On Election Day this November, about 1 in 4 Americans will vote using a device that never lets the voter see a copy of his or her vote on paper. The idea of relying on such machines has troubled some security experts for years. And this year the stakes may be even higher, because one candidate is charging that the election is rigged, and government officials have warned that state election systems have been targeted by foreign hackers with ties to Russia. Five states exclusively use voting machines that lack the kind of independent paper trail needed to do a convincing recount, according to a nonprofit, nonpartisan group called Verified Voting. Those states are New Jersey, Delaware, Georgia, Louisiana and South Carolina. “And then there are another nine states that have paperless voting machines in some jurisdictions,” says Pamela Smith, president of Verified Voting. In Pennsylvania, considered a battleground state, those machines are used in a majority of counties. “On a scale of all of the states, I would say that Pennsylvania would be my biggest concern,” says Smith.
Pennsylvania also worries Avi Rubin, a computer security expert at Johns Hopkins University. “What do we do if, at the end of the election, it comes down to Pennsylvania and there’s a challenge saying, you know, these machines were corrupted?” Rubin asks. “We can’t do recounts. We don’t have paper ballots. We just have to live with those machines.”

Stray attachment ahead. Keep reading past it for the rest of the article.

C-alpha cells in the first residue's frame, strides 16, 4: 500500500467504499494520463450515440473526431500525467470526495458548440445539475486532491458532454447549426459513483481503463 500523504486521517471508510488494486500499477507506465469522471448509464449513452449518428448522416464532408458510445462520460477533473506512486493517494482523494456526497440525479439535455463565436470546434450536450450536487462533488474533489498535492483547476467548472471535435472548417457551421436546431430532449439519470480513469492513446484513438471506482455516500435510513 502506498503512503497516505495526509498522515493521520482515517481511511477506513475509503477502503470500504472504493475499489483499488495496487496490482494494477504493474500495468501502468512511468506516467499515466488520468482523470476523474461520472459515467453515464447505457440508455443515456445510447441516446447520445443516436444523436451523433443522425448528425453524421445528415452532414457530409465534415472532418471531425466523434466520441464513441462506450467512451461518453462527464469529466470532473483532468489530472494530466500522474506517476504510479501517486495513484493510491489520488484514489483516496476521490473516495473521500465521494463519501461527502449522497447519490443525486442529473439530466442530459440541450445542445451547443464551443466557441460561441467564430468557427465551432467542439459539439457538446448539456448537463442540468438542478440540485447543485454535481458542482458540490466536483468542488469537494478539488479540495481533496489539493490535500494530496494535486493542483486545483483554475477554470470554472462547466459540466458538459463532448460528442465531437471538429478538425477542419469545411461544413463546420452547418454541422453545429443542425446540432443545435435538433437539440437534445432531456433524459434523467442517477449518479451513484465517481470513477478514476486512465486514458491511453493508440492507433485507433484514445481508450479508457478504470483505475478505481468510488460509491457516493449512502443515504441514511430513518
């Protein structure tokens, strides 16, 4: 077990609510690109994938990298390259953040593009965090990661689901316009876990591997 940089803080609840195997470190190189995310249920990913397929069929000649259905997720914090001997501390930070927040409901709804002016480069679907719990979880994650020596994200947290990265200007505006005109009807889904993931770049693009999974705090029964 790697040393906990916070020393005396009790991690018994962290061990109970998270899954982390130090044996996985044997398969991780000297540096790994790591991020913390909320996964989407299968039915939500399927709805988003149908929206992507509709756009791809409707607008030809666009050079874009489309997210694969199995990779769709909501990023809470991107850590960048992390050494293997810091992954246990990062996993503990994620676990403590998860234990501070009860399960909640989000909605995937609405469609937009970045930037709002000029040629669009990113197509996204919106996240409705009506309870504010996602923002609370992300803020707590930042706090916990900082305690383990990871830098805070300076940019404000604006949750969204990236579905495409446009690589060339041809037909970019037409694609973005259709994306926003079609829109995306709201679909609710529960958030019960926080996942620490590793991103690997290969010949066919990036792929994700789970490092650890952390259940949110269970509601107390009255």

… “They don’t have a separate record that the voter got a chance to see and confirm was correct at the time that they voted,” says Smith, who notes that this type of machine gives you “nothing independent of the software in the machine.”
Computer security specialists note that many jurisdictions use equipment provided by a small number of vendors. “So an attack that works against one county will work against many counties,” saysDan Wallach, a computer scientist at Rice University who studies voting machine security. Plus, other nations are surely aware of how the Electoral College system works and could target battleground states in clever ways, says Wallach, adding that he finds it disquieting when election officials simply dismiss concerns.